Drinking water advisories are preventative measures issued to protect the public against potential health threats from drinking water supplies and can be issued for a range of reasons including problems with drinking water equipment or microbiological contamination [24
]. Health Canada utilizes three types of drinking water advisories: boil water, do not consume, and do not use advisories [25
]. Do not consume orders are issued in cases where contaminants are present that cannot be removed through boiling while do not use orders are “issued to the public when the contaminant that poses a health risk cannot be removed from the water by boiling, and exposure to the water could cause skin, eye, and/or nose irritations or when an unknown contaminant has polluted the drinking water supply (e.g., a chemical spill)” [24
]. The large majority of advisories in Canada are boil water advisories [23
]. Boil water advisories “are issued when the microbiological quality of drinking water is suspected or confirmed to be compromised, meaning disease-causing micro-organisms, such as bacteria, viruses or parasites, could be in the drinking water” [26
]. It is important to note that the issuance of a boil water advisory does not necessary indicate unsafe drinking water as they are often issued as precautionary measures [27
]. Rather, boil water advisories reflect situations where drinking water has been deemed potentially
unsafe. For example, boil water advisories are often issued when there is a problem with the drinking water process or distribution system such that the drinking water supply is potentially unsafe and poses a risk to public health [26
]. Drinking water advisories are therefore reflective of potentially compromised drinking water and can serve as a proxy for reliable access to safe drinking water [28
It is important to note that DWAs are also a common problem among small drinking water systems serving non First Nations communities, particularly those located in rural and remote locations (a small system is defined as a drinking water systems serving less than 5000 people according to Health Canada) [26
]. Broadly speaking, small drinking water systems face a number of unique challenge compared to larger drinking water systems: they often use untreated surface water, lack access to funding, face personnel and capacity issues, and use aging distributions systems [26
Although there are limitations in using DWA data as a proxy for reliable access to safe drinking water (e.g., inconsistent reporting behavior, the precautionary nature of advisories, reporting timeliness), very few measures are available to monitor progress towards improving access to safe and reliable drinking water in First Nations communities [32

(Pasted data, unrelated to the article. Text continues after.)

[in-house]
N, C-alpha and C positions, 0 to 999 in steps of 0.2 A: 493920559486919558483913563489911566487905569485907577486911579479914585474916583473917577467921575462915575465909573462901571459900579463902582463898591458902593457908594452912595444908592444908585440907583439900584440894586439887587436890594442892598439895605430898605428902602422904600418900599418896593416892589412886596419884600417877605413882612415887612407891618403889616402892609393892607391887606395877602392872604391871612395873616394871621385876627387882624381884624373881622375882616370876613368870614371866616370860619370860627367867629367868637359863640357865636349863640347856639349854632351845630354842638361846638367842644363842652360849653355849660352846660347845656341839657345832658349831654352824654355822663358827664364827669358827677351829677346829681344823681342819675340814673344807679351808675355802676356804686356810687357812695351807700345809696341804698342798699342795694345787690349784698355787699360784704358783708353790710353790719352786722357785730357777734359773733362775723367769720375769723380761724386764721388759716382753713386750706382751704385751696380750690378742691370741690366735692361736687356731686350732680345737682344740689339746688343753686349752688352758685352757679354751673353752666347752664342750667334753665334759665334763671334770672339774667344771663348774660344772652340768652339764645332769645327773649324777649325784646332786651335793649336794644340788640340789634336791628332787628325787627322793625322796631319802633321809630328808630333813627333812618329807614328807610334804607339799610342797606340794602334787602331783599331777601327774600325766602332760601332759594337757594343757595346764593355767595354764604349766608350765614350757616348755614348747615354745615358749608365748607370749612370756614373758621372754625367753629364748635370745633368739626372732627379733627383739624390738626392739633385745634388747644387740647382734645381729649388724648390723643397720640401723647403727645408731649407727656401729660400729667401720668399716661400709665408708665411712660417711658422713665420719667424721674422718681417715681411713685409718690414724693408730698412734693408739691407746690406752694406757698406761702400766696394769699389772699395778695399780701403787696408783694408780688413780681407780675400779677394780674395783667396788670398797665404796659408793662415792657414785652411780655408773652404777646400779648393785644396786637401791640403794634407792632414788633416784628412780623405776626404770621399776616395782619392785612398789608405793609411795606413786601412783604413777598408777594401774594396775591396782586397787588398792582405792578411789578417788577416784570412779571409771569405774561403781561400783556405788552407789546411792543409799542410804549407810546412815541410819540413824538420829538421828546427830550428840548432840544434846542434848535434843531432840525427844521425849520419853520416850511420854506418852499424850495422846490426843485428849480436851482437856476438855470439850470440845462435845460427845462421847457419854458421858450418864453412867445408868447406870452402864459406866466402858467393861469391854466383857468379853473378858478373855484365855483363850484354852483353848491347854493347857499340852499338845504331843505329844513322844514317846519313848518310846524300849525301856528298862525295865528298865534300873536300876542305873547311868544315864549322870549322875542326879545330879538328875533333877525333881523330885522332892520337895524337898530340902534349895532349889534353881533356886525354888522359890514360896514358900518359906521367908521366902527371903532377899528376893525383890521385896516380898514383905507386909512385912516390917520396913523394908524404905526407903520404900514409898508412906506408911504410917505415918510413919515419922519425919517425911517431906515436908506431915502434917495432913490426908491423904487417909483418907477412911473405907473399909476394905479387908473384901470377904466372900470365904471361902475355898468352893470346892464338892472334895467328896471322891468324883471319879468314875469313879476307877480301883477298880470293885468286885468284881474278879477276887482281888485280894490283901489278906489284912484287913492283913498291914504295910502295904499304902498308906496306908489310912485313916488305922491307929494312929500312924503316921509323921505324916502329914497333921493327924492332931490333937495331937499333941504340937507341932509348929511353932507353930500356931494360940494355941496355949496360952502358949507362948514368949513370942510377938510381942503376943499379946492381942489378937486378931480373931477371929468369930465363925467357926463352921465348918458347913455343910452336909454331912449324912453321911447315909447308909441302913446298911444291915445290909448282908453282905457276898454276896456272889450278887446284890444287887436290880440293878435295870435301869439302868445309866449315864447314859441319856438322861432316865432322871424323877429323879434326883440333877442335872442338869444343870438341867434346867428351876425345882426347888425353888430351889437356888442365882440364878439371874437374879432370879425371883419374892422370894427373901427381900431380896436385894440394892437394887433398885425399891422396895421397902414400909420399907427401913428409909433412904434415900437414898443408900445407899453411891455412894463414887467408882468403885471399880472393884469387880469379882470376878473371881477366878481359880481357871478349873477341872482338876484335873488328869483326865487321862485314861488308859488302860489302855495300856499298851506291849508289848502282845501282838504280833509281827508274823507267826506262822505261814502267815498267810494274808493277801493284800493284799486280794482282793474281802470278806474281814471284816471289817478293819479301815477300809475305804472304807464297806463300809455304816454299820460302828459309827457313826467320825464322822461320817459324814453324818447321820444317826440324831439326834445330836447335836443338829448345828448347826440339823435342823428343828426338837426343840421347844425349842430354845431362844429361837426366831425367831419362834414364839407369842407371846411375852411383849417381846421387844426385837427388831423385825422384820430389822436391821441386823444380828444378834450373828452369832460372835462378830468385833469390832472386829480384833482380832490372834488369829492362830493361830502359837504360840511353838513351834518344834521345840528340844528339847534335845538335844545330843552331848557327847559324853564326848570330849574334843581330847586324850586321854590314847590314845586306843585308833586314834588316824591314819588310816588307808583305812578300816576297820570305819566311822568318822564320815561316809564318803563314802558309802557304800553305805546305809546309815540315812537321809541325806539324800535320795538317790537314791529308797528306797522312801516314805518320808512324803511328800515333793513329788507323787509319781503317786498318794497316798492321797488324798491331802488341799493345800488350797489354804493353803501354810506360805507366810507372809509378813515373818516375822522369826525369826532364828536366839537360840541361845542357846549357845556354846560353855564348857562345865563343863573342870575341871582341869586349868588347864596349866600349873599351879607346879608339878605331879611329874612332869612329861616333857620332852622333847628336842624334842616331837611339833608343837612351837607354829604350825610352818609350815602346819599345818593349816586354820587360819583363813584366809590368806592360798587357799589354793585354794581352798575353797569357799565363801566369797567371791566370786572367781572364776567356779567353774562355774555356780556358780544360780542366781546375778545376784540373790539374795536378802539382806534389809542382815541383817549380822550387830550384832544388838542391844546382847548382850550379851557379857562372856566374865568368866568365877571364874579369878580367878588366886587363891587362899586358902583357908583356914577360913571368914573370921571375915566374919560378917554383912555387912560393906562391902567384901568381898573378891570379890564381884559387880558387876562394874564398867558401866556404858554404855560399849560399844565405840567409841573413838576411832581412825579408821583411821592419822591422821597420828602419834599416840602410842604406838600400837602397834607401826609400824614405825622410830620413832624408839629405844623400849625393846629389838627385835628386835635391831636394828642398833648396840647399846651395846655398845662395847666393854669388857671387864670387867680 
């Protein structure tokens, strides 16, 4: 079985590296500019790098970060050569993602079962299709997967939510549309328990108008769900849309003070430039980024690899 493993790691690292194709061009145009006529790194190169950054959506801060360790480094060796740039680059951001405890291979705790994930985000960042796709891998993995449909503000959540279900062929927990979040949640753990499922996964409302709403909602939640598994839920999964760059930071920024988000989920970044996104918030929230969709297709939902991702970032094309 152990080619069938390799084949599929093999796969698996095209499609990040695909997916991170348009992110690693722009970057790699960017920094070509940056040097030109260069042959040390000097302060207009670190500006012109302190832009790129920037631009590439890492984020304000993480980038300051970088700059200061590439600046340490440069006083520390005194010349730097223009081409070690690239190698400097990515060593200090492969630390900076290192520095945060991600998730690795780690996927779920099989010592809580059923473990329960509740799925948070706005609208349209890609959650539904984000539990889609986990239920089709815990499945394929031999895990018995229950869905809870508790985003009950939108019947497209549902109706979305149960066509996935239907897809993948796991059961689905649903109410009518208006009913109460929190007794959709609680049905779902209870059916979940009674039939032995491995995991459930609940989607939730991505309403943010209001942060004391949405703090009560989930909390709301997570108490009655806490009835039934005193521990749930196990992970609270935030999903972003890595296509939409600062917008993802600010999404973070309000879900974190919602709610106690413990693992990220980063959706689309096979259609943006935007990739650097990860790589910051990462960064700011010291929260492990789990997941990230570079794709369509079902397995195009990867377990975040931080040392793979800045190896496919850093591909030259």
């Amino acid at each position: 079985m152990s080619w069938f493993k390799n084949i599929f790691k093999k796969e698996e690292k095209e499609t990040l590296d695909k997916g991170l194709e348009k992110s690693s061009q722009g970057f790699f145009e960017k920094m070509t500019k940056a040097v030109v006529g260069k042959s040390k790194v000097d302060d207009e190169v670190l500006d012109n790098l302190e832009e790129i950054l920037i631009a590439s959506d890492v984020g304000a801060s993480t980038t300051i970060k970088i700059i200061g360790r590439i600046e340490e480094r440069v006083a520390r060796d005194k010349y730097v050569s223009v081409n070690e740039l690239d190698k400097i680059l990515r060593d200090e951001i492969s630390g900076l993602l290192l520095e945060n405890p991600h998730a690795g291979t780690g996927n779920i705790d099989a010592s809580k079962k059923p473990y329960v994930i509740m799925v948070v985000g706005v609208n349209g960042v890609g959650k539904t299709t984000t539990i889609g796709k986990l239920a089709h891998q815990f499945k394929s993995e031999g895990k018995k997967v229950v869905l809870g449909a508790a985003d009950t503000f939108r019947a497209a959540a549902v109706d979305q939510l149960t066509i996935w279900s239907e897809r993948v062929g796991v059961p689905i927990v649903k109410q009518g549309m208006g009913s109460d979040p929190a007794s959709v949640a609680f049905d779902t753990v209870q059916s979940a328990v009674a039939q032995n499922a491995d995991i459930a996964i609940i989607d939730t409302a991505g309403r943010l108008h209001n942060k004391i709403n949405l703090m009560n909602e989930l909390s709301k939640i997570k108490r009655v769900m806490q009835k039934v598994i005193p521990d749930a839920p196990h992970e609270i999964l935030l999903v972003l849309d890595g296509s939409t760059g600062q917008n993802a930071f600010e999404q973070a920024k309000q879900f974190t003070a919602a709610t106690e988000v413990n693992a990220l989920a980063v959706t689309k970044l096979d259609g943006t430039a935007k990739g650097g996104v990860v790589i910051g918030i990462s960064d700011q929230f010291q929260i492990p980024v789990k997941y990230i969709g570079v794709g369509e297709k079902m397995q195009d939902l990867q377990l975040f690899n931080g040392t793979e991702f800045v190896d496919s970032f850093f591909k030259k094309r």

]. This paper describes trends and characteristics of DWAs in First Nations community drinking water systems across Ontario over a 10-year study period.
The provision of safe and reliable drinking water among First Nations communities is a priority public health and environmental justice issue across Canada. Using DWAs as a proxy for reliable access to safe drinking water, this paper provides further evidence for the magnitude and urgency of this problem. The DWA data indicate that more than 400 advisories were issued in First Nations community drinking water systems between 2004 and 2013, leading to a total of 118,307 advisory days. A small percentage (3%) of the DWAs were do not consume orders which are issued in cases where contaminants that cannot be removed through boiling are present [24
]. It is particularly troubling that 14% of the DWAs were long term advisories, in effect for more than one year with some in effect for the entire 10-year study period. This study shows that access to safe drinking water is not reliable within First Nations communities across Ontario; it is sporadic in most cases and chronically unavailable in far too many.
When a boil water advisory is issued, community members are advised to boil water for one minute prior to use including drinking water, for ice, brushing teeth, food preparation, infant formulas etc.
]. In cases where water cannot be boiled, community members are directed to disinfect the water using household bleach, or to purchase commercially packaged water [41
]. Boiling water prior to use quickly becomes a significant burden in terms of time, particularly during long term advisories and for vulnerable sub-populations within First Nations communities, such as the chronically ill, pregnant mothers, children, and the elderly [42